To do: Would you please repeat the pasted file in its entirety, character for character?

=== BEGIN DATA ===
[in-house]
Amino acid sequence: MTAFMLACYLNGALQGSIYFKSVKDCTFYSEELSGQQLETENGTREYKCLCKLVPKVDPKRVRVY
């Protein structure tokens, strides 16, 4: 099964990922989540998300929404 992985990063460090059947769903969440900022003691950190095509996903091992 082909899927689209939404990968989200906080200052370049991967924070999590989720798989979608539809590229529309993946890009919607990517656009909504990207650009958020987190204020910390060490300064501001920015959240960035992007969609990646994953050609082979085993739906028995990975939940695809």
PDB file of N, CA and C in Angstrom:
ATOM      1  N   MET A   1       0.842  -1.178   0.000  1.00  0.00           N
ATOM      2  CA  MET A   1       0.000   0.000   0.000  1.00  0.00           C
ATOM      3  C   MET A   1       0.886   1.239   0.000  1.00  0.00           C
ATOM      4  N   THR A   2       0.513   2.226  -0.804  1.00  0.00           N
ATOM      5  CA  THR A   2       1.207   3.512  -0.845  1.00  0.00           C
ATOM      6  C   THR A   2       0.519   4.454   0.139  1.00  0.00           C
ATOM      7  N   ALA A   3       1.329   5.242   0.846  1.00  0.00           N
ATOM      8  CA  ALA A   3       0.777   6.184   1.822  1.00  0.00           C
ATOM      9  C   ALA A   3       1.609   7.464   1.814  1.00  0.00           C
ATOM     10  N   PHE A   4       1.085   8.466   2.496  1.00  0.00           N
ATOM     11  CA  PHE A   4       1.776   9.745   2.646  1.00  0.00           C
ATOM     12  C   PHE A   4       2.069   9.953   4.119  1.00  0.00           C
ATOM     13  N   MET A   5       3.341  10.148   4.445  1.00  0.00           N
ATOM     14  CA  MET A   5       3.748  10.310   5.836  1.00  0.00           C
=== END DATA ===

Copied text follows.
[in-house]
Amino acid sequence: MTAFMLACYLNGALQGSIYFKSVKDCTFYSEELSGQQLETENGTREYKCLCKLVPKVDPKRVRVY
């Protein structure tokens, strides 16, 4: 099964990922989540998300929404 992985990063460090059947769903969440900022003691950190095509996903091992 082909899927689209939404990968989200906080200052370049991967924070999590989720798989979608539809590229529309993946890009919607990517656009909504990207650009958020987190204020910390060490300064501001920015959240960035992007969609990646994953050609082979085993739906028995990975939940695809």
PDB file of N, CA and C in Angstrom:
ATOM      1  N   MET A   1       0.842  -1.178   0.000  1.00  0.00           N
ATOM      2  CA  MET A   1       0.000   0.000   0.000  1.00  0.00           C
ATOM      3  C   MET A   1       0.886   1.239   0.000  1.00  0.00           C
ATOM      4  N   THR A   2       0.513   2.226  -0.804  1.00  0.00           N
ATOM      5  CA  THR A   2       1.207   3.512  -0.845  1.00  0.00           C
ATOM      6  C   THR A   2       0.519   4.454   0.139  1.00  0.00           C
ATOM      7  N   ALA A   3       1.329   5.242   0.846  1.00  0.00           N
ATOM      8  CA  ALA A   3       0.777   6.184   1.822  1.00  0.00           C
ATOM      9  C   ALA A   3       1.609   7.464   1.814  1.00  0.00           C
ATOM     10  N   PHE A   4       1.085   8.466   2.496  1.00  0.00           N
ATOM     11  CA  PHE A   4       1.776   9.745   2.646  1.00  0.00           C
ATOM     12  C   PHE A   4       2.069   9.953   4.119  1.00  0.00           C
ATOM     13  N   MET A   5       3.341  10.148   4.445  1.00  0.00           N
ATOM     14  CA  MET A   5       3.748  10.310   5.836  1.00  0.00           C